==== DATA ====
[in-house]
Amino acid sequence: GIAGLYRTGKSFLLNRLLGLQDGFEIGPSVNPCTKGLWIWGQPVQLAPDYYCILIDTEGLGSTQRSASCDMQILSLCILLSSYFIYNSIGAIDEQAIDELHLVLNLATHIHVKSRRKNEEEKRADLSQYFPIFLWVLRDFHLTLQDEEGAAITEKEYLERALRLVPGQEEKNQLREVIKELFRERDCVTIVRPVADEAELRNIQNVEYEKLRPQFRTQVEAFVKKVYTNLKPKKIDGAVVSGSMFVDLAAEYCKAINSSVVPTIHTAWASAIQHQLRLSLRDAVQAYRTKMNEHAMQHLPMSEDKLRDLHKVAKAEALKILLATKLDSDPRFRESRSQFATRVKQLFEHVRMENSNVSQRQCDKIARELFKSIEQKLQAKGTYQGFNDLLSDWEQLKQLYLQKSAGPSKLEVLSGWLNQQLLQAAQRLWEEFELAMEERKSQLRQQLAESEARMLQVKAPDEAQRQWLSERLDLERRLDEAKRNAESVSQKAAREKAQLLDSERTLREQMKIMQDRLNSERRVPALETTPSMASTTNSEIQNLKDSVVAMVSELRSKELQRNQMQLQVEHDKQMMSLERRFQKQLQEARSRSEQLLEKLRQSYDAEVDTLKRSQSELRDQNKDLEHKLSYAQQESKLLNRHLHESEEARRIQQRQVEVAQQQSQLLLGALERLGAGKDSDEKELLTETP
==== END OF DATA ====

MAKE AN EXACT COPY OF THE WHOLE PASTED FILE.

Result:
[in-house]
Amino acid sequence: GIAGLYRTGKSFLLNRLLGLQDGFEIGPSVNPCTKGLWIWGQPVQLAPDYYCILIDTEGLGSTQRSASCDMQILSLCILLSSYFIYNSIGAIDEQAIDELHLVLNLATHIHVKSRRKNEEEKRADLSQYFPIFLWVLRDFHLTLQDEEGAAITEKEYLERALRLVPGQEEKNQLREVIKELFRERDCVTIVRPVADEAELRNIQNVEYEKLRPQFRTQVEAFVKKVYTNLKPKKIDGAVVSGSMFVDLAAEYCKAINSSVVPTIHTAWASAIQHQLRLSLRDAVQAYRTKMNEHAMQHLPMSEDKLRDLHKVAKAEALKILLATKLDSDPRFRESRSQFATRVKQLFEHVRMENSNVSQRQCDKIARELFKSIEQKLQAKGTYQGFNDLLSDWEQLKQLYLQKSAGPSKLEVLSGWLNQQLLQAAQRLWEEFELAMEERKSQLRQQLAESEARMLQVKAPDEAQRQWLSERLDLERRLDEAKRNAESVSQKAAREKAQLLDSERTLREQMKIMQDRLNSERRVPALETTPSMASTTNSEIQNLKDSVVAMVSELRSKELQRNQMQLQVEHDKQMMSLERRFQKQLQEARSRSEQLLEKLRQSYDAEVDTLKRSQSELRDQNKDLEHKLSYAQQESKLLNRHLHESEEARRIQQRQVEVAQQQSQLLLGALERLGAGKDSDEKELLTETP